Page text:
The acrylic monomer having a carbamate functional group can then be polymerized along with other ethylenically unsaturated monomers that may or may not have functional groups, if desired, by techniques well known in the art. However, the amount of nonfunctional ethylenically unsaturated monomer must be from 0 to less than 35 weight percent, based on the total weight of the polymer. Preferably, the amount of ethylenically unsaturated monomers having no functional groups will be from 0 to 20 percent and most preferably will be from 0 to less than 10 percent by weight, based on the total weight of the polymer. As used herein, the terms “nonfictional ethylenically unsaturated monomers” or “ethylenically unsaturated monomers having no functional groups” refer to ethylenically unsaturated monomers which do not contain functional groups which are reactive with crosslinking agents, especially aminoplast and/or isocyanate functional crosslinking agents. Examples of such reactive functional groups are pendant carbamate groups, both secondary and primary, and hydroxyl groups.

At a minimum, from 0 to less than 35 weight percent, preferably from 0 to less than 20 percent, and most preferably from 0 to 10 or less than 10 percent by weight, of ethylenically unsaturated monomers which are substantially free of carbamate groups, especially primary carbamate groups, and hydroxyl groups will be used, based on the total weight of the polymer.

Examples of nonfunctional ethylenically unsaturated monomers that may be used are the alkyl esters of acrylic acid, methacrylic acid and/or crotonic acid such as methyl, ethyl, propyl, butyl, pentyl, hexyl, octyl, decyl, and dodecyl acrylates and methacrylates. Other examples include styrene, vinyl cyclohexane, vinyl cyclooctane, vinyl cyclohexene, hexanediol diacrylate, vinyl naphthalene, alpha methylstyrene, and the like.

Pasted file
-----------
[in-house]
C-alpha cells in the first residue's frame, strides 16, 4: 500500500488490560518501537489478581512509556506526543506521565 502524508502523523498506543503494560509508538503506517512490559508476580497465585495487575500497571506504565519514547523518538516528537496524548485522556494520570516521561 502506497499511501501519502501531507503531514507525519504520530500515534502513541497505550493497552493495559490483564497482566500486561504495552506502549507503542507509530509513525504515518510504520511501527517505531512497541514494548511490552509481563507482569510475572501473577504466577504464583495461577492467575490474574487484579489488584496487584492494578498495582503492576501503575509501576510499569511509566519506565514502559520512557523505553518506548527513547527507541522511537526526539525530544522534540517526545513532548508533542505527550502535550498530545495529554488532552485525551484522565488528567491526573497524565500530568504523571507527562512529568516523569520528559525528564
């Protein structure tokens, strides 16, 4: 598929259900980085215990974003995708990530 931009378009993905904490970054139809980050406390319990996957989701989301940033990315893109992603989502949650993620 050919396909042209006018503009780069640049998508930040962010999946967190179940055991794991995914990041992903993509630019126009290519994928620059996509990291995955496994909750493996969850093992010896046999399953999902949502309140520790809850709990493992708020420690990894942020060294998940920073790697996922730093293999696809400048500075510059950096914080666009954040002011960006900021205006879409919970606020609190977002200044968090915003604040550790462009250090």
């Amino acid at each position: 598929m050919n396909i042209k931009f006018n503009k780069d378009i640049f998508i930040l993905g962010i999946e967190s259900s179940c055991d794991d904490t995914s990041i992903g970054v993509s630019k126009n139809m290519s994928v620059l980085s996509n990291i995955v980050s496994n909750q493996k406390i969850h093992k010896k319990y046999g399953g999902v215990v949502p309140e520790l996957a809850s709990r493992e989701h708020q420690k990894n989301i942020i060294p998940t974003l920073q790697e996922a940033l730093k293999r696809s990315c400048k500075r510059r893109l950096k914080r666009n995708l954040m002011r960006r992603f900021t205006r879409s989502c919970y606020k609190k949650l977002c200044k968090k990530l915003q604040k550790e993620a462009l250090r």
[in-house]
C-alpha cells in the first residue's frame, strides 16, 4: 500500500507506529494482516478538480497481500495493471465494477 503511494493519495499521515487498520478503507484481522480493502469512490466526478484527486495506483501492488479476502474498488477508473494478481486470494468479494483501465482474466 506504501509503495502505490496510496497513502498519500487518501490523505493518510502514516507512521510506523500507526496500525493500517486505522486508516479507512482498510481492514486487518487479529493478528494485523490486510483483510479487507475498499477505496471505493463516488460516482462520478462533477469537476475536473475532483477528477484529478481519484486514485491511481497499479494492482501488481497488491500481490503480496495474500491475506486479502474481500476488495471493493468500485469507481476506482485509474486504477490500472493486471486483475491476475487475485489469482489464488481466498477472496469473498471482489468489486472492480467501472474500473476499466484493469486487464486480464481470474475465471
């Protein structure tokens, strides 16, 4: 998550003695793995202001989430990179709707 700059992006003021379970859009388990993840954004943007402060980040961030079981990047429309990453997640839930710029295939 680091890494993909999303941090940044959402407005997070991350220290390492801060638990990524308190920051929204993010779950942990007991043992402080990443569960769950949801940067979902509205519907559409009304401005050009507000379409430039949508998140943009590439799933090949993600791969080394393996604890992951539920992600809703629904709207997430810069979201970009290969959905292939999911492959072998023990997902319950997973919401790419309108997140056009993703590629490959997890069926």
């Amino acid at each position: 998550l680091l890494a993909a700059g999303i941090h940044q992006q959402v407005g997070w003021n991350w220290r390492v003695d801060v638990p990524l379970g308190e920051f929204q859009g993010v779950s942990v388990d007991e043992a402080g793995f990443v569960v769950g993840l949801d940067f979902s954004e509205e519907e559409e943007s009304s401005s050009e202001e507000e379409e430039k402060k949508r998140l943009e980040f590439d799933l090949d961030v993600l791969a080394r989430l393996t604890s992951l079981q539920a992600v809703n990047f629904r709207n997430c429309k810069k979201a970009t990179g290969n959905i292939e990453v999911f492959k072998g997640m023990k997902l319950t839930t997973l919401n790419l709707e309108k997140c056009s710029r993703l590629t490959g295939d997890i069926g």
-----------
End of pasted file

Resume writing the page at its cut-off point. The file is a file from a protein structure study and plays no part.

An alternative route for preparing the carbamate functional polymer of the invention is to react an already-formed acrylic backbone polymer with another component to form a carbamate-functional group appended to the polymer backbone, as described in U.S. Pat. No. 4,758,632, the disclosure of which is incorporated herein by reference. One technique for preparing a carbamate functional polymer involves thermally decomposing urea (to give off ammonia and HNCO) in the presence of a hydroxy-functional acrylic polymer to form a carbamate-functional acrylic polymer. Another technique involves reacting the hydroxyl group of a hydroxyalkyl carbamate with the isocyanate group of an isocyanate-functional acrylic or vinyl monomer to form the carbamate-functional acrylic. Isocyanate-functional acrylics are known in the art and are described, for example in U.S. Pat. No. 4,301,257, the disclosure of which is incorporated herein by reference. Isocyanate vinyl monomers are well known in the art and include unsaturated m-tetramethyl xylene isocyanate (sold by American Cyanamid under the trademark TMI®). Yet another technique is to react the cyclic carbonate group on a cyclic carbonate-functional acrylic with ammonia in order to form the carbamate-functional acrylic. Cyclic carbonate-functional acrylic polymers are known in the art and are described, for example, in U.S. Pat. No. 2,979,514, the disclosure of which is incorporated herein by reference. Another way is to react a hydroxyalkyl carbamate with an anahydride backbone. Alternatively, a carboxy carbamate may be reacted with an epoxy acrylic. In fact any condensation reaction or combination thereof may used to carbamate or post extend the polymer backbone. A more difficult, but feasible way of preparing the polymer would be to trans-esterify an acrylate polymer with a hydroxyalkyl carbamate.